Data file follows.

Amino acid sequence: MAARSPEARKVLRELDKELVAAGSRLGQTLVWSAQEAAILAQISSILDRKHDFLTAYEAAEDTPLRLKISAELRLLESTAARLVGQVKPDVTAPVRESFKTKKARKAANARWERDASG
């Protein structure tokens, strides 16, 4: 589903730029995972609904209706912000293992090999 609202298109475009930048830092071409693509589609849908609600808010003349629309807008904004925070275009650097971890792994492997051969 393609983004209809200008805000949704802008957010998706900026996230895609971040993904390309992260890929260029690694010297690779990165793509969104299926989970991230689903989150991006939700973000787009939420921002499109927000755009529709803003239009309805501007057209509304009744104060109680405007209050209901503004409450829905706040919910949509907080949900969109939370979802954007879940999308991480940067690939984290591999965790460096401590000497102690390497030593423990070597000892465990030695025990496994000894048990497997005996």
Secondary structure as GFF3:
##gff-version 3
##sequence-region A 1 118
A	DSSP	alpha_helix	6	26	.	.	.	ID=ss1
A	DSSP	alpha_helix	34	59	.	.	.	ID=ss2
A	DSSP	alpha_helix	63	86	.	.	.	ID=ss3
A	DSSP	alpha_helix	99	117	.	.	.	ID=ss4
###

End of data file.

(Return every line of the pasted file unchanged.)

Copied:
Amino acid sequence: MAARSPEARKVLRELDKELVAAGSRLGQTLVWSAQEAAILAQISSILDRKHDFLTAYEAAEDTPLRLKISAELRLLESTAARLVGQVKPDVTAPVRESFKTKKARKAANARWERDASG
């Protein structure tokens, strides 16, 4: 589903730029995972609904209706912000293992090999 609202298109475009930048830092071409693509589609849908609600808010003349629309807008904004925070275009650097971890792994492997051969 393609983004209809200008805000949704802008957010998706900026996230895609971040993904390309992260890929260029690694010297690779990165793509969104299926989970991230689903989150991006939700973000787009939420921002499109927000755009529709803003239009309805501007057209509304009744104060109680405007209050209901503004409450829905706040919910949509907080949900969109939370979802954007879940999308991480940067690939984290591999965790460096401590000497102690390497030593423990070597000892465990030695025990496994000894048990497997005996």
Secondary structure as GFF3:
##gff-version 3
##sequence-region A 1 118
A	DSSP	alpha_helix	6	26	.	.	.	ID=ss1
A	DSSP	alpha_helix	34	59	.	.	.	ID=ss2
A	DSSP	alpha_helix	63	86	.	.	.	ID=ss3
A	DSSP	alpha_helix	99	117	.	.	.	ID=ss4
###